Instead of addressing the two most obvious grounds, the court engages in doctrinal contortions to fit this case into a standard likelihood of consumer confusion (LOCC) analysis. As I've explained elsewhere, the multi-factor LOCC test simply makes no sense when a third party is using the trademark editorially as a referent. My paradigmatic example is the Ballysucks case, where the LOCC analysis is ridiculous because the court is trying to compare a vendor with a griper who registered a "sucks" domain. The LOCC test doesn't work any better here. The judge almost seems to know that the LOCC test isn't the right test, but he doesn't seem to know what else to do.

Fortunately, the judge overcomes his shaky analysis by reaching the right result, concluding that there's insufficient evidence of consumer confusion. Yay for good outcomes. But we need to find better ways to make it clear trademark law should not play a role in situations like this. For more on that, see my Online Word of Mouth paper.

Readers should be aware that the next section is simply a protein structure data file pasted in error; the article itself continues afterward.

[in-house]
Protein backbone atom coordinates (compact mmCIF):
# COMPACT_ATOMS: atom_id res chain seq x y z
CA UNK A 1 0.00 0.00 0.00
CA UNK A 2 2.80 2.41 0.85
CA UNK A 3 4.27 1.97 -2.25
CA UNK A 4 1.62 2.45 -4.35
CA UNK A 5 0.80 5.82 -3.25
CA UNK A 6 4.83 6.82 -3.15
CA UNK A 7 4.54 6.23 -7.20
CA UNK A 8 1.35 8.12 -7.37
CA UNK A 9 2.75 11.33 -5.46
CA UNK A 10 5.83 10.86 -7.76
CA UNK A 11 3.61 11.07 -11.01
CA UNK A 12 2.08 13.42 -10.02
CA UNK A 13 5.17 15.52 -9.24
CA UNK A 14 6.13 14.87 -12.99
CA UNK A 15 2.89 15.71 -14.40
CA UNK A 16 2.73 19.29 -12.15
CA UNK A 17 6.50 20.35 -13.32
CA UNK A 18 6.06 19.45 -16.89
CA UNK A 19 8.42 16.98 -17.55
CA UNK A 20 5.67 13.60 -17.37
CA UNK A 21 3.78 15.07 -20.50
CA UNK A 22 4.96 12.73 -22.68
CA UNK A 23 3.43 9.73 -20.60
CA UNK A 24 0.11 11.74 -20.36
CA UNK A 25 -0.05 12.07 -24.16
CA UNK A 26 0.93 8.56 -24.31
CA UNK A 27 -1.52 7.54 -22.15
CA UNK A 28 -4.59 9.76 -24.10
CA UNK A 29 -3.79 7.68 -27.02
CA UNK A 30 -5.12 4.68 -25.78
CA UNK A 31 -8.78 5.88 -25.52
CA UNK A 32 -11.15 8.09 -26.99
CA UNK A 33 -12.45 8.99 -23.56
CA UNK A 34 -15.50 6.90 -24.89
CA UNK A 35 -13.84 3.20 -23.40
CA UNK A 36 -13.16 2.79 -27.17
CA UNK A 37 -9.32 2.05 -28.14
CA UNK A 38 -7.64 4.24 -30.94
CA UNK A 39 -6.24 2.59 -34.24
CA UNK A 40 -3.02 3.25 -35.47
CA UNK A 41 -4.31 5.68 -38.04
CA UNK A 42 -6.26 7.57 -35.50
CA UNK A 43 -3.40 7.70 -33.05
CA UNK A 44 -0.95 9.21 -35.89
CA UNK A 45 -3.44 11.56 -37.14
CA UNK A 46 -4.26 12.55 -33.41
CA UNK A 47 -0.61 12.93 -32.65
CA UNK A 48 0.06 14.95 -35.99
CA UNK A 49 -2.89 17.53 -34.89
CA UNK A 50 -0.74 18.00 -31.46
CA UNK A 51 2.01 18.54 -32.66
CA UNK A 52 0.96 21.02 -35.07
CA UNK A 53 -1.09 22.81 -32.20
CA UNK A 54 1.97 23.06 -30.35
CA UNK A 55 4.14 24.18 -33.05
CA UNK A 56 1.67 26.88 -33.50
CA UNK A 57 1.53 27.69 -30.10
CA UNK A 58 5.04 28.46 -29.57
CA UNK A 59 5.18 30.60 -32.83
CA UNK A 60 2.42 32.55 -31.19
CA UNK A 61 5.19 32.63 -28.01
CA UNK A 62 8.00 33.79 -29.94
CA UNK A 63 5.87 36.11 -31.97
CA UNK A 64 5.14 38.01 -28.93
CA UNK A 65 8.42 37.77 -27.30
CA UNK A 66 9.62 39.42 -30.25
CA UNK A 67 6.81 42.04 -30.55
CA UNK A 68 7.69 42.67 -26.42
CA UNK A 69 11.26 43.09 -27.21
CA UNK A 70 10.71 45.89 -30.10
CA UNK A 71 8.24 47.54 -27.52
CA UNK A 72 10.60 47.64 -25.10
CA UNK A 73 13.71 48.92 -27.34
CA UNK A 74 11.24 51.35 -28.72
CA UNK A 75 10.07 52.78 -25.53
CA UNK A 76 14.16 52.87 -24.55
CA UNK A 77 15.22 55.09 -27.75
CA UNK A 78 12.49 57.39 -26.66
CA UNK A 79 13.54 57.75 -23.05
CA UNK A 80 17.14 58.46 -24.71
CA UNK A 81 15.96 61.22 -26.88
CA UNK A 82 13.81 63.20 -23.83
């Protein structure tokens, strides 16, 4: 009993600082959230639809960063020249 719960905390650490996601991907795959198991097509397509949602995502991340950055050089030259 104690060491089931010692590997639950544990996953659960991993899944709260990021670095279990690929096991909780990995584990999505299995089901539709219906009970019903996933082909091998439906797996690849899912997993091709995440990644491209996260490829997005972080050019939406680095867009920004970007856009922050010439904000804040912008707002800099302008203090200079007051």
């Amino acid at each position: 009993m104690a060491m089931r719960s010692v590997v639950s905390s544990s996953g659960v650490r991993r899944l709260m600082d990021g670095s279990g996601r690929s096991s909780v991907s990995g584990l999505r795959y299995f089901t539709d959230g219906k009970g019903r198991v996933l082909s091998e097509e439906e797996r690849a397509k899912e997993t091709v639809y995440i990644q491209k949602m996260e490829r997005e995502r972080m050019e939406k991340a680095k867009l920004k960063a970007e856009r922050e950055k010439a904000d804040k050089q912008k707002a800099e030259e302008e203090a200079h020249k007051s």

One more point: the court's technological discussions are a mixed bag. On the plus side, citing Network Automation and Matt Cutts' blog post/video, the judge rejects the plaintiff's claims over keyword metatags because Google ignores them. But then the judge launches these groaners:

"there is no evidence in the record that use of the term AR Pillow in Google or other search engine currently leads to defendant's website"

and later

"Consumers who search for AR Pillow today are not presented with defendant's website in the rankings"